Britain’s biggest arms fair starts Tuesday, and will play host to several countries labelled human rights abusers by the UK Foreign Office.
The full list of the 56 countries which received official invitations to the Defence and Security Equipment International Exhibition (DSEI) was released by the Department for International Trade’s Defence and Security Organisation in response to a parliamentary question.
Among them are Bahrain, Bangladesh, Colombia, Egypt, Pakistan and Saudi Arabia – all named ‘Human Rights Priorities Countries’ in the 2016 Foreign and Commonwealth Report published last July.
Others accused of human rights violations on the guestlist include the Philippines, Indonesia, Qatar, UAE and Turkey.
The arms fair – which is described as the world’s leading defense and security exhibition – takes place at the ExCel Centre, London, from September 12 to 15.
Some 1600 exhibitors including BAE Systems, Thales, Rolls Royce, General Dynamics, Israel Defence, Lockheed Martin and Raytheon will display products at the event.
Keynote speeches will be made by Secretary of State for Defence Sir Michael Fallon and Secretary of State for International Trade Liam Fox, among others.
The UK remains the second largest global defence exporter, winning defence orders worth a total of £5.9 billion ($7.78 billion) in 2016, according to government statistics published last July. Some 57 percent of total UK defence exports between 2007 and 2016 were sold to the Middle East.
Campaign Against Arms Trade members have been leading protests outside the venue since Monday, September 4. The week of blockades is intended to highlight the “deadly consequences of the arms trade.”
“This list includes a roll call of despots, dictatorships and human rights abusers. They will be greeted by civil servants and Government Ministers who are there for one reason only: to promote weapons. It’s impossible to promote human rights and democracy while arming and supporting authoritarian regimes and tyrants,” Andrew Smith of Campaign Against Arms Trade said.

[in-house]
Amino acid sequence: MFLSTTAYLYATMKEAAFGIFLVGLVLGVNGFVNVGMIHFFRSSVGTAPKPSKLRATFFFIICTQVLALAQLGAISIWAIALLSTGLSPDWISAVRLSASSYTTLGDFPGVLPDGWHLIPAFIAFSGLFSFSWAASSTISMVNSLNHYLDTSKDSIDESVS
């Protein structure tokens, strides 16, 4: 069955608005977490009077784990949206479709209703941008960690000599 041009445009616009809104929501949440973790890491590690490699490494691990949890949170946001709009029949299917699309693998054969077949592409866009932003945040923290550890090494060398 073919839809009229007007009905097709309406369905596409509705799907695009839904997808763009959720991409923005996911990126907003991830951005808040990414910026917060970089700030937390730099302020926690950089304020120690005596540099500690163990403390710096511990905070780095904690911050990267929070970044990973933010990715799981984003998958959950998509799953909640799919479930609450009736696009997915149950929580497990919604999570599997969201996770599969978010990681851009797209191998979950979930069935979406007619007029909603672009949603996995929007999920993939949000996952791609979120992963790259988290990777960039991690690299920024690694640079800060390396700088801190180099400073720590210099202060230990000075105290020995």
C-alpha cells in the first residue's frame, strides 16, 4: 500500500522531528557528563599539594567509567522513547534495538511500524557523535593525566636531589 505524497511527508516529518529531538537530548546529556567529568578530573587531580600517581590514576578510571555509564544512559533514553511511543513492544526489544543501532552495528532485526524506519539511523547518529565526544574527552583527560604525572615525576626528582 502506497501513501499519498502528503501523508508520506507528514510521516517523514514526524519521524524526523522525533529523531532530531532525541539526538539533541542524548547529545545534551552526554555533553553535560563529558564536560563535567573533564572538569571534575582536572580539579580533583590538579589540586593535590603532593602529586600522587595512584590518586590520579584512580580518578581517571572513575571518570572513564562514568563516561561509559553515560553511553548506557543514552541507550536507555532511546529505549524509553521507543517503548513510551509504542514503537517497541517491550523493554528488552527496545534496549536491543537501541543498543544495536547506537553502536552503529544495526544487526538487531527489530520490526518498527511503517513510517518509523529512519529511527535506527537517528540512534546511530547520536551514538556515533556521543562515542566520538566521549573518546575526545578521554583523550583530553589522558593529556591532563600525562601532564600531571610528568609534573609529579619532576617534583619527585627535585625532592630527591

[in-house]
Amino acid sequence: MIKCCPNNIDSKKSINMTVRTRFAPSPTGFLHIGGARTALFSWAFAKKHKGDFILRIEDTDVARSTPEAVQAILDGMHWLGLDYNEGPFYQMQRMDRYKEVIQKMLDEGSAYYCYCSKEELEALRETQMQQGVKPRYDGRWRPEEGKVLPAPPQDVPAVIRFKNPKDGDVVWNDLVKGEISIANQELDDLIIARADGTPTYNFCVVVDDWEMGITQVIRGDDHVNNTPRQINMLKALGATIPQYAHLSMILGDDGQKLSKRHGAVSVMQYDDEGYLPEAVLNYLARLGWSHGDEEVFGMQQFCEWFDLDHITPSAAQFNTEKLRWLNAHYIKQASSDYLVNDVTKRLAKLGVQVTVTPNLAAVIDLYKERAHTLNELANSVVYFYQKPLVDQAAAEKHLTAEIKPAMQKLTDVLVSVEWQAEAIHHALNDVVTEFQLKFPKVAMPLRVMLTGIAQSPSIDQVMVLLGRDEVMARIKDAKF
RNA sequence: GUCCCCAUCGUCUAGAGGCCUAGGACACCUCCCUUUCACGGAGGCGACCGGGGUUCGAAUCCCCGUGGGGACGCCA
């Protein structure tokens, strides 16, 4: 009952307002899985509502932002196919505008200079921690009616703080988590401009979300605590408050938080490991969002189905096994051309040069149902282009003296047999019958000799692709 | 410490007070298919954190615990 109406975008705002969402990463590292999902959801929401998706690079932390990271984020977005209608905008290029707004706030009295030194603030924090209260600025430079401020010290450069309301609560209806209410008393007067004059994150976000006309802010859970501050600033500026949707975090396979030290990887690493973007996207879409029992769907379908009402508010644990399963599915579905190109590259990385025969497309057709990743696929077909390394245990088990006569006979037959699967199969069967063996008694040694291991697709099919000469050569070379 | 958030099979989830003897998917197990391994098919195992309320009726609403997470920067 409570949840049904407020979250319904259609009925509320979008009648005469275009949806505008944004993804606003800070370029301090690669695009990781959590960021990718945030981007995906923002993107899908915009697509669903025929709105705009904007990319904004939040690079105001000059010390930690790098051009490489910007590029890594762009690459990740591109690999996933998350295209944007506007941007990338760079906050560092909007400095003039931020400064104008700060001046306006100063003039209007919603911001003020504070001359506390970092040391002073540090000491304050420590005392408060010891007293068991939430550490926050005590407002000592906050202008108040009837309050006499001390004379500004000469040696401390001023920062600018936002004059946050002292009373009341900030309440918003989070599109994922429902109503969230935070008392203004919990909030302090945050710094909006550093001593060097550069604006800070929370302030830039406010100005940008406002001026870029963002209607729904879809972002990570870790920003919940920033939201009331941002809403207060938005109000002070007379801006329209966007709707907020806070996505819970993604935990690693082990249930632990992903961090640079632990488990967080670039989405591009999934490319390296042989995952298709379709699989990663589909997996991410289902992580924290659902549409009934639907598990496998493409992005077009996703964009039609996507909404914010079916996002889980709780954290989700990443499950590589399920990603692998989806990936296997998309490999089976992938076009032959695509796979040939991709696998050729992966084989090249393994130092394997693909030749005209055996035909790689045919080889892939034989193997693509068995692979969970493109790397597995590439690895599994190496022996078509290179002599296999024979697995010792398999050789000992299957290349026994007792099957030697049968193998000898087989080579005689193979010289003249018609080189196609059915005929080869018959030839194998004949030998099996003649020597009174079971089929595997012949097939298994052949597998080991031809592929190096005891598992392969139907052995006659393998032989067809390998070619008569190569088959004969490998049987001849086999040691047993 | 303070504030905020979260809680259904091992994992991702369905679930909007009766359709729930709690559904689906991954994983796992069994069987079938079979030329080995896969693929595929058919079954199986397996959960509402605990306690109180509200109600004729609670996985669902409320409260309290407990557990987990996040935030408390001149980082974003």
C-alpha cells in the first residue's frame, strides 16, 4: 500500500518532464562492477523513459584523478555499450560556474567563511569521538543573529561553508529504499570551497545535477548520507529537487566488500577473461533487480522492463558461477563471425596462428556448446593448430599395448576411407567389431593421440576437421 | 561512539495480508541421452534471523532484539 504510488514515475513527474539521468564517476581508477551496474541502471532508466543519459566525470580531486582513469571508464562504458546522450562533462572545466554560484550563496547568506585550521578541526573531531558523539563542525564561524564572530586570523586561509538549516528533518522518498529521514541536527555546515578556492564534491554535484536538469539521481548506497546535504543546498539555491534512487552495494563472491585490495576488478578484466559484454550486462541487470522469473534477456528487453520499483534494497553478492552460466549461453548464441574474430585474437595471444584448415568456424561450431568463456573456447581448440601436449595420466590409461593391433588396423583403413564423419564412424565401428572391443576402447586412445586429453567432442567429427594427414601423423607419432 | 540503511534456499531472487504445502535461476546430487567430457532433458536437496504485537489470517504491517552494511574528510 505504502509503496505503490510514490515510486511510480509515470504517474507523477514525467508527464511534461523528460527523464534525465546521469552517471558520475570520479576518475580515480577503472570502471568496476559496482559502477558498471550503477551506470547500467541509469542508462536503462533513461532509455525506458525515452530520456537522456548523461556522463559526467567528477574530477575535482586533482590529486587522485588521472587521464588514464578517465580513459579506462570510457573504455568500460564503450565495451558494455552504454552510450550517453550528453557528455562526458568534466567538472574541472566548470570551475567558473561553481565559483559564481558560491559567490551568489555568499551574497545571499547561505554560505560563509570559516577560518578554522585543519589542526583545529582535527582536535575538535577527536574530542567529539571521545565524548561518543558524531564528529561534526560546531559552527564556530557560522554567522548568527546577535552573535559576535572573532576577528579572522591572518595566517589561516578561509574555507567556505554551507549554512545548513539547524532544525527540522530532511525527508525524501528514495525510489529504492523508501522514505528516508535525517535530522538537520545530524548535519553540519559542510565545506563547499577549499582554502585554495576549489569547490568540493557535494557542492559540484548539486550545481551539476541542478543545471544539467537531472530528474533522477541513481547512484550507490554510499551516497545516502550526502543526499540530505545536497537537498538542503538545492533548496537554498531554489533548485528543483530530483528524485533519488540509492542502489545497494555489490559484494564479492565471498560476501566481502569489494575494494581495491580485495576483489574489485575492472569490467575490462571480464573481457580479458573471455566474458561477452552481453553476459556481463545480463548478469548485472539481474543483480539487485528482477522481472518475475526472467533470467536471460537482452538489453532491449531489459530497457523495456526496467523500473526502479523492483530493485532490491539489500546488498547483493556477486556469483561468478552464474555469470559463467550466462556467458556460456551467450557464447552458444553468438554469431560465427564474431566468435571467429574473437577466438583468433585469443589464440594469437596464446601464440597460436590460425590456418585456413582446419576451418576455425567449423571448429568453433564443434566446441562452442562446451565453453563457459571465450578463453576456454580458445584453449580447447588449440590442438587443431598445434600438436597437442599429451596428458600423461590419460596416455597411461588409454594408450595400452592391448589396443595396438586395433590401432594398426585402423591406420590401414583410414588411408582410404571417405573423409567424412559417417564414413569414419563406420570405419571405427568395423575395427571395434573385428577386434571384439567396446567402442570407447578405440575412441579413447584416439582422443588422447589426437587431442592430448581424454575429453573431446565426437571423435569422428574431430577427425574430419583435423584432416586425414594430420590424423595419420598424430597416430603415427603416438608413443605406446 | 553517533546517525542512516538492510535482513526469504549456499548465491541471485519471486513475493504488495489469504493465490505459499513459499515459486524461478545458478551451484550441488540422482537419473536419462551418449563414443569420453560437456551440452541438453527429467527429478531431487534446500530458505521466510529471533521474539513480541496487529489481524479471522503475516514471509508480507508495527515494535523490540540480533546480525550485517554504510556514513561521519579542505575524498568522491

A spokesperson for the Department for International Trade told RT that the “government undertakes a stringent process of scrutiny and approval before issuing any invitations to foreign governments to attend a major UK defence exhibition like DSEI.”
“Respect for human rights is a mandatory consideration in the process and a country would not be invited where that would contradict the UK’s international obligations. Invitations are reviewed if the situation in any one country changes.”
London’s Met Police told RT that 102 arrests had been made since protests began last Monday. Arrests were for a variety of offences, the majority, however, were for obstruction of the highway, according to a police spokesperson. No information is yet available on any possible charges.
Last year a court dismissed charges against eight protesters who blocked the road outside the DSEI in 2015 after the judge stated the defence had presented clear and credible evidence that illegal activity had taken place at the event in previous years.
He also said police arresting the activists had failed to investigate to ensure it was not happening again.
A spokesperson for the DSEI told the Guardian at the time that compliance regulations were not breached at the 2015 fair.
RT has reached out to DSEI for comment on procedures in place to combat potential illegal activity at this year’s event. The compliance section of the DSEI website states that all exhibitors are subject to the UK Export Control Act 2002 and the Export Control Order 2008.
It also outlines goods banned from the exhibition; these include those designed for executions, those banned by the EU because of evidence of their use in torture, landmines and certain cluster munitions.